VR technology includes everything from 360 degree videos to fully immersive headset experiences. The next frontier in entertainment, with an expected market value of nearly 45 billion USD by 2024, VR can offer people a vivid window into unfamiliar worlds. For example, the VR film Clouds over Sidra offers a glimpse into the life of a 12-year-old girl in a Syrian refugee camp. Another experience, 1000 Cut Journey, allows viewers to embody the avatar of a black man who encounters racism throughout his life. Becoming Homeless helps people experience the life of someone who can no longer afford a home.
Why do the authors think that VR only increased emotional empathy, but not cognitive empathy? Martingano says, “We can’t know for sure why only emotional empathy is improved by VR. Perhaps these dramatic experiences hand empathic feelings to viewers too easily, without them having to do the necessary work of imagining others’ worlds. Our future research will test the potential benefits and limits of virtual reality as an empathy machine.”
Overall, the researchers found that virtual reality’s effect on empathy was moderate. When comparing this result to previous research on other empathy building techniques it appears that VR has smaller effects than simply asking people to imagine other people’s perspectives. On the other hand, VR has larger effects on empathy than reading fiction.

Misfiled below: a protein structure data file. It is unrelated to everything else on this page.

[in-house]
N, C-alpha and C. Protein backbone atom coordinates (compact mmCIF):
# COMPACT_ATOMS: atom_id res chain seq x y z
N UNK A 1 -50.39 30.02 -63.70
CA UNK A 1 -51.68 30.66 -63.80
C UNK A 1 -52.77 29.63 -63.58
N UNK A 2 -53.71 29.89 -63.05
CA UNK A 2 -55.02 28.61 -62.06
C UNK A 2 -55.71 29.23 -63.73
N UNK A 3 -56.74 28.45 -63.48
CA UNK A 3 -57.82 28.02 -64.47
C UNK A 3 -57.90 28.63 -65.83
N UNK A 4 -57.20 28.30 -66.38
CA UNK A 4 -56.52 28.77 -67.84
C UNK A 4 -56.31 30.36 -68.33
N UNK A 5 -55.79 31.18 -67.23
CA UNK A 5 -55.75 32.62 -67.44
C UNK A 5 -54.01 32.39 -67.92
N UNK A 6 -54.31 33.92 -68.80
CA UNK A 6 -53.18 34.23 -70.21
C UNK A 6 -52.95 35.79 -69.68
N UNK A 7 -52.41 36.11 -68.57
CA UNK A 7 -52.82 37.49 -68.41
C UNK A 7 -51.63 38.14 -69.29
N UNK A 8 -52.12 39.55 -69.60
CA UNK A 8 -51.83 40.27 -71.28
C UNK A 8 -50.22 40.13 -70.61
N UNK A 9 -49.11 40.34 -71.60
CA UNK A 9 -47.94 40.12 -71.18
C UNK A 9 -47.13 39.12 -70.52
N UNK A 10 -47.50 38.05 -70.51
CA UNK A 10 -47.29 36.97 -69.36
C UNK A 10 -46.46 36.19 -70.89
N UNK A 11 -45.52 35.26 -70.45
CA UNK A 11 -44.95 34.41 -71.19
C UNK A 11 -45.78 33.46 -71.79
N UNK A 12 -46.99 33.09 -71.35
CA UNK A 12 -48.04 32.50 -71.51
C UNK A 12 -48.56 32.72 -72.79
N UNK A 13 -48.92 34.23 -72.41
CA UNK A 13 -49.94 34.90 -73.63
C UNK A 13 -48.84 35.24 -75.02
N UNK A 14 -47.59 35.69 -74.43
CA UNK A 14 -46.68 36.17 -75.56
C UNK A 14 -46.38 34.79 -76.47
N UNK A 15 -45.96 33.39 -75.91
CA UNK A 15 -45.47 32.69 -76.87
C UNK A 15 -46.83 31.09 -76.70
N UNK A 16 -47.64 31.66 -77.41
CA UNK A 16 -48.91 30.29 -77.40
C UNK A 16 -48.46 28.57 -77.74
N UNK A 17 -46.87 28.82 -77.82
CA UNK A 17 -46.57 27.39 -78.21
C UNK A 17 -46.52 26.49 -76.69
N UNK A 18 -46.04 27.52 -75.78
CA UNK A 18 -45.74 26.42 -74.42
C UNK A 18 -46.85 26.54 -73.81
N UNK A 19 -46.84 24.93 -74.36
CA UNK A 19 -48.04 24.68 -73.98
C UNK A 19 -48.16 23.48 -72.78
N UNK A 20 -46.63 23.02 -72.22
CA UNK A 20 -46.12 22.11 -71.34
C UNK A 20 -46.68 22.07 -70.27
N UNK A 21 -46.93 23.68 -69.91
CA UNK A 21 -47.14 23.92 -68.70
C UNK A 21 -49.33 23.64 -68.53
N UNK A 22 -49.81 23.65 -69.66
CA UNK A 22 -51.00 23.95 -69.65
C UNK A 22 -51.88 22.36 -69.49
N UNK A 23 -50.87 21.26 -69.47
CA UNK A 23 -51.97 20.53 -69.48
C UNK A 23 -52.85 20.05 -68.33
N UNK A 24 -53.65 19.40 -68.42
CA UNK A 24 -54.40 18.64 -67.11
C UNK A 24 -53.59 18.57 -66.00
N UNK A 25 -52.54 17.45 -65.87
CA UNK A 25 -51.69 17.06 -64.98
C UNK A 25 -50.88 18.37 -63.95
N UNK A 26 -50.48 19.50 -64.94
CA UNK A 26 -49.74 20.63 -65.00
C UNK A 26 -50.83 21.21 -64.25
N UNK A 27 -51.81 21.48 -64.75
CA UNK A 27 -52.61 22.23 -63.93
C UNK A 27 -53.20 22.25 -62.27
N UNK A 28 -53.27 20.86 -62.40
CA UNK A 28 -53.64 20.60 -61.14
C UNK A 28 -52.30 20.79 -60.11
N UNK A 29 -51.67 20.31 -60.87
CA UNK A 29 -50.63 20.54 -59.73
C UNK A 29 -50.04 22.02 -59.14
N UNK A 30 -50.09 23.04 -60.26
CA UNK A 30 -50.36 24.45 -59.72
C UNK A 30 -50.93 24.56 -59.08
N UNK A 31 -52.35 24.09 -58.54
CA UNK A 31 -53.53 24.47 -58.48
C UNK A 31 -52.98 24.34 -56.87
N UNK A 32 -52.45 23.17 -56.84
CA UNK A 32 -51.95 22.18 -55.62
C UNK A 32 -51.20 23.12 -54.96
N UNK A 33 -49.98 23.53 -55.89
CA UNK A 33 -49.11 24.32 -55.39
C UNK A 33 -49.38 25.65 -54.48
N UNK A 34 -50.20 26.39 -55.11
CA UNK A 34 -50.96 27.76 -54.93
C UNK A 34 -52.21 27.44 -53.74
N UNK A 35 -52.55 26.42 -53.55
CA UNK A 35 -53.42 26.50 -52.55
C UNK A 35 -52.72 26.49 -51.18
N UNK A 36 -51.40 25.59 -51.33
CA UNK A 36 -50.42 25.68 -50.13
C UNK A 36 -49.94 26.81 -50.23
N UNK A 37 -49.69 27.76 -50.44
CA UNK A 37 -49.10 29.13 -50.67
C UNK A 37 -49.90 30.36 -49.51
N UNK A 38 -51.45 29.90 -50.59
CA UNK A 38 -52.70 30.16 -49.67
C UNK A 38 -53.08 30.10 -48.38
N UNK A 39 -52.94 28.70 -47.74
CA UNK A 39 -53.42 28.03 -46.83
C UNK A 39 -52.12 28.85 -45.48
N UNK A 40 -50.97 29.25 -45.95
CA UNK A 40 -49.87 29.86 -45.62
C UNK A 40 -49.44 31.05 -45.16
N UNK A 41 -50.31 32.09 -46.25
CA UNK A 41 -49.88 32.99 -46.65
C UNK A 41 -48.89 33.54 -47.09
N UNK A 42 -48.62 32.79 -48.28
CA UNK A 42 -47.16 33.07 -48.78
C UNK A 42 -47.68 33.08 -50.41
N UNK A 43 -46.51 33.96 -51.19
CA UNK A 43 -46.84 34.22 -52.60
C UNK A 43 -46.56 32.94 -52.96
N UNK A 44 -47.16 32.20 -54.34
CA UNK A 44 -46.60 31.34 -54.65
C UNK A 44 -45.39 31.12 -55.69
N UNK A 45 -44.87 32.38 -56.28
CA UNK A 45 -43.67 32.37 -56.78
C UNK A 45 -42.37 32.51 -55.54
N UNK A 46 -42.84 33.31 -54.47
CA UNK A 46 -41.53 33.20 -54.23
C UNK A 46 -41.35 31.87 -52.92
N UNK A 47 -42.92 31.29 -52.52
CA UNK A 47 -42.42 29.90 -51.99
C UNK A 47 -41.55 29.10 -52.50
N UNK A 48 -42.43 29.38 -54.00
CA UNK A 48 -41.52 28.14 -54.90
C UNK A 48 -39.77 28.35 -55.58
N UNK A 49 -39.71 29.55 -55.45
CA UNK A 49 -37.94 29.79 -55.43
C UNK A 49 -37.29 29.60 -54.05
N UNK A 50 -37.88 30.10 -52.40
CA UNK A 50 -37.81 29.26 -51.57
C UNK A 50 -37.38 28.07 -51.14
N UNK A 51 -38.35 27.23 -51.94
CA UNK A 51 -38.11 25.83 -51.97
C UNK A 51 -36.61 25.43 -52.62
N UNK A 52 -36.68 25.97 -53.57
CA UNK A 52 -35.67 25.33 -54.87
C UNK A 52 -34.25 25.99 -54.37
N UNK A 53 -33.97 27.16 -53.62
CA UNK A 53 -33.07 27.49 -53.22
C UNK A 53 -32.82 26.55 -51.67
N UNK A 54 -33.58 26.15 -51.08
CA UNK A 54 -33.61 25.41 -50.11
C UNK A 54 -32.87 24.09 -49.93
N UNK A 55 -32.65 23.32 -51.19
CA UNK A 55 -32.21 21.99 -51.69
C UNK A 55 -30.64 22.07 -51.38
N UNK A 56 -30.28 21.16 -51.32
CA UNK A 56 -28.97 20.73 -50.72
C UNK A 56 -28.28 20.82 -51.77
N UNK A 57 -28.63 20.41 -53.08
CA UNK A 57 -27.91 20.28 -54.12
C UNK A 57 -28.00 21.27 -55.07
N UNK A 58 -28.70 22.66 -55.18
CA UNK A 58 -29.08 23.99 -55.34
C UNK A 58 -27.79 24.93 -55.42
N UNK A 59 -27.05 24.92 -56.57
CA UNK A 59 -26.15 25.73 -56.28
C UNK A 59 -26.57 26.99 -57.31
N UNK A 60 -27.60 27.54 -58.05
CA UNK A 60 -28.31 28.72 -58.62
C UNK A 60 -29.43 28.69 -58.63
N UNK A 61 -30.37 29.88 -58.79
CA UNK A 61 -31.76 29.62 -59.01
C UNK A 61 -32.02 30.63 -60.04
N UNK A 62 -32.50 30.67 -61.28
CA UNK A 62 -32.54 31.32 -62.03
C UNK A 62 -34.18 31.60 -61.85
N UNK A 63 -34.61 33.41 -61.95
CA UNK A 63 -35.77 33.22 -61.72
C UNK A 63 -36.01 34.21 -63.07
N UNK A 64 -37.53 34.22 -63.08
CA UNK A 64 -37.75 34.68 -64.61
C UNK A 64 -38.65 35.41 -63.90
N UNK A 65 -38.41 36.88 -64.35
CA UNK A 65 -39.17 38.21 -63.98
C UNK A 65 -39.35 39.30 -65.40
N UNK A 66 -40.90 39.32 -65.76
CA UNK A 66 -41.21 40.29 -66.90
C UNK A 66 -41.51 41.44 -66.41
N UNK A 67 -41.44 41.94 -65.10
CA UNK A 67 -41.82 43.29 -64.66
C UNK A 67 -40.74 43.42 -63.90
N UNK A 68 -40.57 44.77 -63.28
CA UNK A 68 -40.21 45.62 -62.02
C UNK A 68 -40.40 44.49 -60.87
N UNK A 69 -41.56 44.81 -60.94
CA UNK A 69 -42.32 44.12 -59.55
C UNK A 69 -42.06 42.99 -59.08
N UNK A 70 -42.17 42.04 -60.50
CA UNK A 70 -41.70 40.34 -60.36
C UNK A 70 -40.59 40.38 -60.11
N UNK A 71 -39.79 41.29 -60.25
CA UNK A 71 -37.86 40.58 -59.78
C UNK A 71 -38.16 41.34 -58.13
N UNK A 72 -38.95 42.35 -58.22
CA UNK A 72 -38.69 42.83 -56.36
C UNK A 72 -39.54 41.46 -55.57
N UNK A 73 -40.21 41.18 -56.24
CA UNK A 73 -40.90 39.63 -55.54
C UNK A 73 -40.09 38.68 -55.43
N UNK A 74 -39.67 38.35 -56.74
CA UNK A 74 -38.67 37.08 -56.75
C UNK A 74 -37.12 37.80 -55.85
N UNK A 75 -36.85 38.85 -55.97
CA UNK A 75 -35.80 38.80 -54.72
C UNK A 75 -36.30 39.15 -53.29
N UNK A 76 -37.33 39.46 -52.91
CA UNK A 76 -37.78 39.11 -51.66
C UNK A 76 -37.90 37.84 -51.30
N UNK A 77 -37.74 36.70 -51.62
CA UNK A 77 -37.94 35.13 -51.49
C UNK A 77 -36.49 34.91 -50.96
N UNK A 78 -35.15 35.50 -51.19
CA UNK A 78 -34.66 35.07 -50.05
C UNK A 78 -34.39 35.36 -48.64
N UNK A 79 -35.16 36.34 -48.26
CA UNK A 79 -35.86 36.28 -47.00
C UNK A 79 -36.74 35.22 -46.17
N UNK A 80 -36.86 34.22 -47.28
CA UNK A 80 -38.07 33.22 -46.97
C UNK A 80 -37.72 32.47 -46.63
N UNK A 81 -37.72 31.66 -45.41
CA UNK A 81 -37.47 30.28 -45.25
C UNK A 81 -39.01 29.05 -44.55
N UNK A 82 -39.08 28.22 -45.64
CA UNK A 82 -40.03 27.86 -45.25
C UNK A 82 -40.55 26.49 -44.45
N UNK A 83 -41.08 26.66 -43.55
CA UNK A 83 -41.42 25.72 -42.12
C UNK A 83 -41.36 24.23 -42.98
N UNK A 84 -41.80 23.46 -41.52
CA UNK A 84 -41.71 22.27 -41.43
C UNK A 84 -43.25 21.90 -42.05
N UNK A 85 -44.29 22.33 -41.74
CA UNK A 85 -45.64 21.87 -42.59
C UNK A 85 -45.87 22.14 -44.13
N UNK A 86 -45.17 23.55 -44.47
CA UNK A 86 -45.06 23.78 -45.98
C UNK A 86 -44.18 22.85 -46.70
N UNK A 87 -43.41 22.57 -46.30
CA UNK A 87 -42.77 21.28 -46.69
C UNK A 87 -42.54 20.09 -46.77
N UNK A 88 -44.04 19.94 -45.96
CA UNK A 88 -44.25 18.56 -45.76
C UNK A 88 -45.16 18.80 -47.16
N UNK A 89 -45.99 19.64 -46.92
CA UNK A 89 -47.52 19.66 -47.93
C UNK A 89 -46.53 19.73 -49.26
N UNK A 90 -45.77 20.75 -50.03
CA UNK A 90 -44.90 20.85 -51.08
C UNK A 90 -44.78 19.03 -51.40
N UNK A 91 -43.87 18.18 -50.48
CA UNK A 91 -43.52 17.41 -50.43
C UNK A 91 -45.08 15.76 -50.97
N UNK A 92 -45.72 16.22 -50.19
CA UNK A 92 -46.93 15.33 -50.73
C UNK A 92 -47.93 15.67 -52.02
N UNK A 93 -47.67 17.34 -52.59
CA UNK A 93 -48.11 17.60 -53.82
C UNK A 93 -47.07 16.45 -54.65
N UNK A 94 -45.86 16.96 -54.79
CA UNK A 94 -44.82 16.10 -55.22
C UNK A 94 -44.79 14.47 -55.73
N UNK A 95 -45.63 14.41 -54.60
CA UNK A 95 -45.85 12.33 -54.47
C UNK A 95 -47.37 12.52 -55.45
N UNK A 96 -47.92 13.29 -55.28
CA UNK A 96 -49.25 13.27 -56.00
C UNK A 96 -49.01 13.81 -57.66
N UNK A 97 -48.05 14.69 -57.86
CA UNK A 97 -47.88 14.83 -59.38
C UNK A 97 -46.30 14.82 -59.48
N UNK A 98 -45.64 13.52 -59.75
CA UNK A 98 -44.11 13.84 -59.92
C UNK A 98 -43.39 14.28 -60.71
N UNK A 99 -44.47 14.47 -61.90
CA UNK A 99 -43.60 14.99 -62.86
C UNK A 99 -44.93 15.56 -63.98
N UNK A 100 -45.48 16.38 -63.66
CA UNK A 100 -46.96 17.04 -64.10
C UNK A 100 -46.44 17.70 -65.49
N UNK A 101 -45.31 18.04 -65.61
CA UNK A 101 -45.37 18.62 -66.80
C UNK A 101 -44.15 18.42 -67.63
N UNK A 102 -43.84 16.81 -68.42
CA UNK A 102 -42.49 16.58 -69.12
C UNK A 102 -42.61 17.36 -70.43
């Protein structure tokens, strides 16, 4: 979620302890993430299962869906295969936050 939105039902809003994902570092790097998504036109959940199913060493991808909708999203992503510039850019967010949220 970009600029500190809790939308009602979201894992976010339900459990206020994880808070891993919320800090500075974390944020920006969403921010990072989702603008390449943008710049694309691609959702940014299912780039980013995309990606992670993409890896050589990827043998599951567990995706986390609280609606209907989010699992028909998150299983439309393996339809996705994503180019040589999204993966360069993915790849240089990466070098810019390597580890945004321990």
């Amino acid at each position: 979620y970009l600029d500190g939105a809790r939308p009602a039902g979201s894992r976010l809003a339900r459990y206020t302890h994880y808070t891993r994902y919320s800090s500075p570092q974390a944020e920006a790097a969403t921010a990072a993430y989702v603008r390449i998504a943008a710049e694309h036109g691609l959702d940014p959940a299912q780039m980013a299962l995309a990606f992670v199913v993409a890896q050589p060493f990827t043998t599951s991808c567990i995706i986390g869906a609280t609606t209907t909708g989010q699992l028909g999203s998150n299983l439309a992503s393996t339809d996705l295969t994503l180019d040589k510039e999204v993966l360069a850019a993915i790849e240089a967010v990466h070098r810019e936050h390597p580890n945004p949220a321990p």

These results suggest that although virtual reality has promise as an entertaining way of increasing empathy, there are less expensive and less technologically advanced methods that can also have the desired effect. In other words, when it comes to building empathy, it might be wise to consider VR as one method among many. However, VR does have a clear advantage – its usage is increasing over time, even as reading for fun has sharply declined among youth. The authors suggest that future studies should directly compare the best ways of increasing empathy, and examine whether VR has advantages over alternative methods.
The researchers caution that this paper has not been published in a peer-reviewed journal yet, and that they welcome the comments of other scholars as they refine their work. They also note that like other media, VR may lead to more empathy or more aggression depending on the type of content. But for now, this meta-analysis shows that VR experiences can activate empathic emotions, but may not help bring a deeper understanding of other people’s worlds.
About the Lilly Family School of Philanthropy
The Indiana University Lilly Family School of Philanthropy is dedicated to improving philanthropy to improve the world by training and empowering students and professionals to be innovators and leaders who create positive and lasting change. The school offers a comprehensive approach to philanthropy through its academic, research and international programs and through The Fund Raising School, Lake Institute on Faith & Giving, the Mays Family Institute on Diverse Philanthropy and the Women’s Philanthropy Institute. Follow us on Twitter or “Like” us on Facebook.